Boris Johnson says plan to break international law is 'absolutely vital'

The UK prime minister has tonight doubled down on his intentions to renege on the withdrawal agreement

Britain's Prime Minister Boris Johnson speaks during a virtual press conference at Downing Street in central London on September 9, 2020 following an announcement of further restrictions on social gatherings in England due to an uptick in cases of the novel coronavirus.  The UK government on on September 9 sets out tighter rules on social gatherings to curb the spread of the coronavirus, with concern mounting at rising infection rates among the young. The law in England will change from next week to reduce the number of people who can gather socially from 30 to six, with some exemptions.
 / AFP / POOL / Stefan Rousseau

Boris Johnson has on Friday called his intention to break international law “absolutely vital” to prevent the “break up of our country” and the EU is beginning to see “how serious we are”.

ITV's political correspondent Paul Brand tweeted part of the transcript from the UK prime minister's address to MPs on Friday night.

Mr Johnson's battening down of the hatches is likely to add further malcontent to the ongoing trade negotiations.

The European Parliament’s lead Brexit lawmaker said earlier on Friday that even if a free trade agreement is struck, the EU will refuse to ratify it unless Britain drops plans to renege on parts of the withdrawal agreement.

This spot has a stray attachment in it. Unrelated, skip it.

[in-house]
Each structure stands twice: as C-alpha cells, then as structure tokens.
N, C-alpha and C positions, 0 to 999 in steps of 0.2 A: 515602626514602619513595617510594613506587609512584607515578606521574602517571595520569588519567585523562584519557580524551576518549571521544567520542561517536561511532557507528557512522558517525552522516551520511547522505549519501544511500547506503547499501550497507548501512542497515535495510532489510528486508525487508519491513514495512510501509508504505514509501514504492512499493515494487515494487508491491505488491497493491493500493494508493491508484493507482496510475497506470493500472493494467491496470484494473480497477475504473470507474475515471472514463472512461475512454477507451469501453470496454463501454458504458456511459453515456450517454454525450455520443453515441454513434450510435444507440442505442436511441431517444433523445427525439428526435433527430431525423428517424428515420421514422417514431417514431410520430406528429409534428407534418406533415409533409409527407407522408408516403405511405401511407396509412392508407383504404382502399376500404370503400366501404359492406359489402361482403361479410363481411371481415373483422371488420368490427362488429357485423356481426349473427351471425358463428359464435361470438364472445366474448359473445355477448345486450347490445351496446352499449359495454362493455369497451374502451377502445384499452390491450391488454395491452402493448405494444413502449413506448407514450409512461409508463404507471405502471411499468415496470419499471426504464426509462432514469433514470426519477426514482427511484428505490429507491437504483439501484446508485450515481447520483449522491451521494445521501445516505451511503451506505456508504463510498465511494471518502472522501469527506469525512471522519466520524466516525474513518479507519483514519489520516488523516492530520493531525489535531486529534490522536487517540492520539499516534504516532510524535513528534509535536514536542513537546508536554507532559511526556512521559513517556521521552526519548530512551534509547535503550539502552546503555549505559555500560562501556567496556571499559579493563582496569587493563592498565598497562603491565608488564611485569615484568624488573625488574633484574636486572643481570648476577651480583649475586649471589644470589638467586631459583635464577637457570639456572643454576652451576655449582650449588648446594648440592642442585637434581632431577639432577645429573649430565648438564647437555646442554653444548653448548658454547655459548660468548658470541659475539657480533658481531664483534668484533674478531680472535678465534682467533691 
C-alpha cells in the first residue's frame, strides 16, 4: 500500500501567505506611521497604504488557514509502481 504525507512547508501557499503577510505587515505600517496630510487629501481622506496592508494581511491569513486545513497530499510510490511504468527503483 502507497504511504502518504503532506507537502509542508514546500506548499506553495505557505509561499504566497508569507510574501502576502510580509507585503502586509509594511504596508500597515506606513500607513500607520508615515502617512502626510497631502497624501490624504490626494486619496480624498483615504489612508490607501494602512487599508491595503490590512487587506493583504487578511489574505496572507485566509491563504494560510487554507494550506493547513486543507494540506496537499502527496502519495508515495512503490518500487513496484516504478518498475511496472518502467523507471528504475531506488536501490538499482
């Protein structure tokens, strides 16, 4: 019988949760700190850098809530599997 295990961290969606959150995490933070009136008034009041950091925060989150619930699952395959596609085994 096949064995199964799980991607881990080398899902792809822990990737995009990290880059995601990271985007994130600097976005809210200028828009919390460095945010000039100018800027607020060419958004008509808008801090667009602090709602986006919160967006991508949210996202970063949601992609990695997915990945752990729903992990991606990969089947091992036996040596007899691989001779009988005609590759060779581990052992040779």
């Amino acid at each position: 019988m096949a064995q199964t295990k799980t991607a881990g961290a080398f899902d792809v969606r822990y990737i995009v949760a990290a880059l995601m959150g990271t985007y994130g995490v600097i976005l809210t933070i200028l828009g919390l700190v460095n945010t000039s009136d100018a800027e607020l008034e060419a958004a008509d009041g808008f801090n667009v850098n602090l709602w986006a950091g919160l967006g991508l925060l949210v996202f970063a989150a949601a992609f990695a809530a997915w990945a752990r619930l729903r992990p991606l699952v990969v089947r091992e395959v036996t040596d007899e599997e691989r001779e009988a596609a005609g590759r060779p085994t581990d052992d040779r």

“Should the UK breach the withdrawal agreement, the European Parliament won’t ratify a future agreement between the European Union and the United Kingdom,” said David McAllister, a German politician who heads the European Parliament’s UK-EU coordination group.

Mr McAllister said the British bill was “a serious and unacceptable breach of international law.”

His defiance follows the EU's threat on Thursday to sue the UK should it follow through on its avowed course.

Boris Johnson’s plan to alter provisions in the EU divorce deal has put already bogged-down talks on a future trade deal into an even deeper rut.

His volte-face has also enraged his predecessor, Theresa May, who questioned "how can the government reassure future international partners that the UK can be trusted to abide by the legal obligations of the agreements it signs?"

In the face of Mr Johnson's provocation, Mr McAllister told The Associated Press that the EU is remaining "firm" and "calm" after a meeting of the European Parliament's UK committee.

“But it’s not easy to negotiate our future relations under these threatening circumstances,” he said.

Leaders of the bloc vowed to stand together as time runs short to find a smooth economic transition before Britain leaves the EU’s economic structures on December 31.

Here are key remaining 2020 dates which will resolve the UK's three-year long EU secession:

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